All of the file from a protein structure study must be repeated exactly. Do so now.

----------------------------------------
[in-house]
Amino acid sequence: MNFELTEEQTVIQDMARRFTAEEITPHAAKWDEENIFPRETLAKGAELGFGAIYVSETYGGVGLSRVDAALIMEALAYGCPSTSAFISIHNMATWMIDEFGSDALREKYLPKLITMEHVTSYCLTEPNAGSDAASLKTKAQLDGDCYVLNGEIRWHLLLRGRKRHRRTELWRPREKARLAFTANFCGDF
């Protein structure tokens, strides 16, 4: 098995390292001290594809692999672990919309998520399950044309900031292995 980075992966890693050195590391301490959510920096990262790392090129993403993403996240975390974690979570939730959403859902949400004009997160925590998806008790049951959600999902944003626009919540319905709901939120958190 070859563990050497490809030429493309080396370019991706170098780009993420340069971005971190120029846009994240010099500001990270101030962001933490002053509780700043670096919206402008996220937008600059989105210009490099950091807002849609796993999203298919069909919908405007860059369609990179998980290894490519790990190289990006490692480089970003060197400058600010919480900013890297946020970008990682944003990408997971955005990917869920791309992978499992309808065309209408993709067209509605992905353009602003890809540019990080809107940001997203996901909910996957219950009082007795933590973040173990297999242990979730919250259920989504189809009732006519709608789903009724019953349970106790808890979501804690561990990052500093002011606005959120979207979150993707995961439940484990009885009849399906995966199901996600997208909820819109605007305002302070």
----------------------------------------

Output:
[in-house]
Amino acid sequence: MNFELTEEQTVIQDMARRFTAEEITPHAAKWDEENIFPRETLAKGAELGFGAIYVSETYGGVGLSRVDAALIMEALAYGCPSTSAFISIHNMATWMIDEFGSDALREKYLPKLITMEHVTSYCLTEPNAGSDAASLKTKAQLDGDCYVLNGEIRWHLLLRGRKRHRRTELWRPREKARLAFTANFCGDF
């Protein structure tokens, strides 16, 4: 098995390292001290594809692999672990919309998520399950044309900031292995 980075992966890693050195590391301490959510920096990262790392090129993403993403996240975390974690979570939730959403859902949400004009997160925590998806008790049951959600999902944003626009919540319905709901939120958190 070859563990050497490809030429493309080396370019991706170098780009993420340069971005971190120029846009994240010099500001990270101030962001933490002053509780700043670096919206402008996220937008600059989105210009490099950091807002849609796993999203298919069909919908405007860059369609990179998980290894490519790990190289990006490692480089970003060197400058600010919480900013890297946020970008990682944003990408997971955005990917869920791309992978499992309808065309209408993709067209509605992905353009602003890809540019990080809107940001997203996901909910996957219950009082007795933590973040173990297999242990979730919250259920989504189809009732006519709608789903009724019953349970106790808890979501804690561990990052500093002011606005959120979207979150993707995961439940484990009885009849399906995966199901996600997208909820819109605007305002302070």